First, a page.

Illustrative Chronicles: A series examining works from the world of illustration

STIR looks at the art and design of illustration as a discipline to narrate stories of the contemporary urban, created in digital and non-digital formats.

by Rahul KumarPublished on : Aug 02, 2022

Illustration is more than just visually appealing graphics. It communicates an idea, a concept that connects with the viewer at a deeper level than just seemingly dazzling graphics. It is influenced by politics, daily life, and sometimes just playful vivid imagination. Illustrators have traditionally supported underlying text to visually narrate the story, or as an explanation to a design or process. In contemporary creative disciplines, while lines are blurring between the art and design, practitioners have employed the format of illustration delinking it from the idea of supporting pre-existing narrative. Instead, their work stands on its own as a form of expression.

Some rely greatly on bright colours, while others choose to express themselves using only black and white lines. Whatever strategy is taken, the finished graphic affects both the spectator and the author. Expressive, realistic, or highly technical illustrations in contemporary settings are employed for a wide range of art forms. With the growth of graphic novel and video game genre, illustration as a form of expression has gained traction.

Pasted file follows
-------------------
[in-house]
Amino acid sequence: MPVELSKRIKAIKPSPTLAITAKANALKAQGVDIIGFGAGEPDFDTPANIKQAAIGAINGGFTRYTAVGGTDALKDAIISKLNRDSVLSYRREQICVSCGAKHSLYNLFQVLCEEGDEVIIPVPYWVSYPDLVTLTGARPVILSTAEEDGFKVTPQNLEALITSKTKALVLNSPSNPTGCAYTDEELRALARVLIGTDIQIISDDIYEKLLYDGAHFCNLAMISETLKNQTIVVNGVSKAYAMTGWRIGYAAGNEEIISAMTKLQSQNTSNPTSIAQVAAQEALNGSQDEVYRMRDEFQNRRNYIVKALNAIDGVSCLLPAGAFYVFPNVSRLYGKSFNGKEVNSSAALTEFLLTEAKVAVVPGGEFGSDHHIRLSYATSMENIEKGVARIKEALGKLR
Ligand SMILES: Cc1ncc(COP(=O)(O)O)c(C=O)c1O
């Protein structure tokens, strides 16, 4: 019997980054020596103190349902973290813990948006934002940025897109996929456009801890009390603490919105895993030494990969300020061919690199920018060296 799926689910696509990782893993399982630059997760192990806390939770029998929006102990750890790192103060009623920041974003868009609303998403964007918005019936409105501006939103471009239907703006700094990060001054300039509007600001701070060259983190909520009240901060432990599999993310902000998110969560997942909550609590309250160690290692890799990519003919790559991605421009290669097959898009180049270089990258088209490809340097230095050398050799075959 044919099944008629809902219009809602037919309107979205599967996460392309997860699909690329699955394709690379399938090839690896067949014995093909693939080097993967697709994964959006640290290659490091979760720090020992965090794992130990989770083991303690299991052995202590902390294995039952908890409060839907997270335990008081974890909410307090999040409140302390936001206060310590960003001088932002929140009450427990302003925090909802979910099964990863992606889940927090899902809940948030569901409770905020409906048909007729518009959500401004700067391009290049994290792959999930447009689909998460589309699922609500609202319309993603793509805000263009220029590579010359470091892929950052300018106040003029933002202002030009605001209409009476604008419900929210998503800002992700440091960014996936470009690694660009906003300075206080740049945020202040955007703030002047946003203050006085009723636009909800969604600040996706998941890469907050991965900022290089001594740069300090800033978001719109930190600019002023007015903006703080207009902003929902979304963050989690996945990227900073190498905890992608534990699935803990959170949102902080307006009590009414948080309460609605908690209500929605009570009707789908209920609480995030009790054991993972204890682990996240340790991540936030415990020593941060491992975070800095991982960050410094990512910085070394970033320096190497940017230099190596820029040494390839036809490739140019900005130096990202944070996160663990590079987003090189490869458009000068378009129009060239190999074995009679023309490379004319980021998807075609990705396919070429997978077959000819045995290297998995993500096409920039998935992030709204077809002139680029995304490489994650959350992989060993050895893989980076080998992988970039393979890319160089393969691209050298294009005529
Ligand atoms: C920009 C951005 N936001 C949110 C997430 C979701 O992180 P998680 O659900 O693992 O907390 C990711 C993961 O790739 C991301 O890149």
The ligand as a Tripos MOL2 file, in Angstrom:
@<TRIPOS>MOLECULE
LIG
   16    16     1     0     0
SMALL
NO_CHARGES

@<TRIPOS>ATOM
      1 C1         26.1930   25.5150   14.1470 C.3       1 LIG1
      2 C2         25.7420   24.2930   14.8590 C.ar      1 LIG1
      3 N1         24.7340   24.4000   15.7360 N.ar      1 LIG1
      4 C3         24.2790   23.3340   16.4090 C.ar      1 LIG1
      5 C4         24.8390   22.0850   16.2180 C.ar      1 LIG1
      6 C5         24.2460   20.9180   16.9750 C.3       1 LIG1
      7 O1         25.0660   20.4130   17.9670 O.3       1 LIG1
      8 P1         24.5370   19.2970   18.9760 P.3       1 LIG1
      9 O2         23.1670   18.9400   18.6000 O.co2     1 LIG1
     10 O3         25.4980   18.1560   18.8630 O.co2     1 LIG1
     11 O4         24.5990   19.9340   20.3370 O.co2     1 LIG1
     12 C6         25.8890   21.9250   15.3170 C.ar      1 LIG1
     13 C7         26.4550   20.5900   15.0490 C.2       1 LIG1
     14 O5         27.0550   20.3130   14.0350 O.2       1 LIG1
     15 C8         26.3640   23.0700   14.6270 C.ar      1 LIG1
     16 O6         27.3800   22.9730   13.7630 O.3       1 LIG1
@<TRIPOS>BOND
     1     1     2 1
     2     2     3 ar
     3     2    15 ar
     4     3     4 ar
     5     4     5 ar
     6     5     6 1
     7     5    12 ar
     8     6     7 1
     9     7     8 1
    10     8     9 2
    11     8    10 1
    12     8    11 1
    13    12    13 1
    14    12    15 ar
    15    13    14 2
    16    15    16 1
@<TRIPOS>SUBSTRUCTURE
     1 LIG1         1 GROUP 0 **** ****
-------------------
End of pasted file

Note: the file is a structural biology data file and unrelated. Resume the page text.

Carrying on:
STIR looks at six notable illustrators who have influenced their audience to think differently, both about illustration as an art form and about the world we live in.

1. Alex Jenkins' world of comical illustrations make you think out of the world, not just box

Sunset, Digital Illustration | STIRworld
Sunset, Digital Illustration Image: Courtesy of the artist

Alex Jenkins is a digital illustration artist and cartoonist based in South London, United Kingdom. Jenkins graduated from Camberwell College of Arts in London, England in 2015 where he pursued his bachelor's degree in illustration. The London based illustrator describes his work as exploring satirical and critical subject matter through a distinctive and vivid style. He attempts to avoid pretension while wallowing in comedy and touching on the absurd and surreal.

(Research support by Vatsala Sethi, Asst. Editorial Coordinator (Arts)

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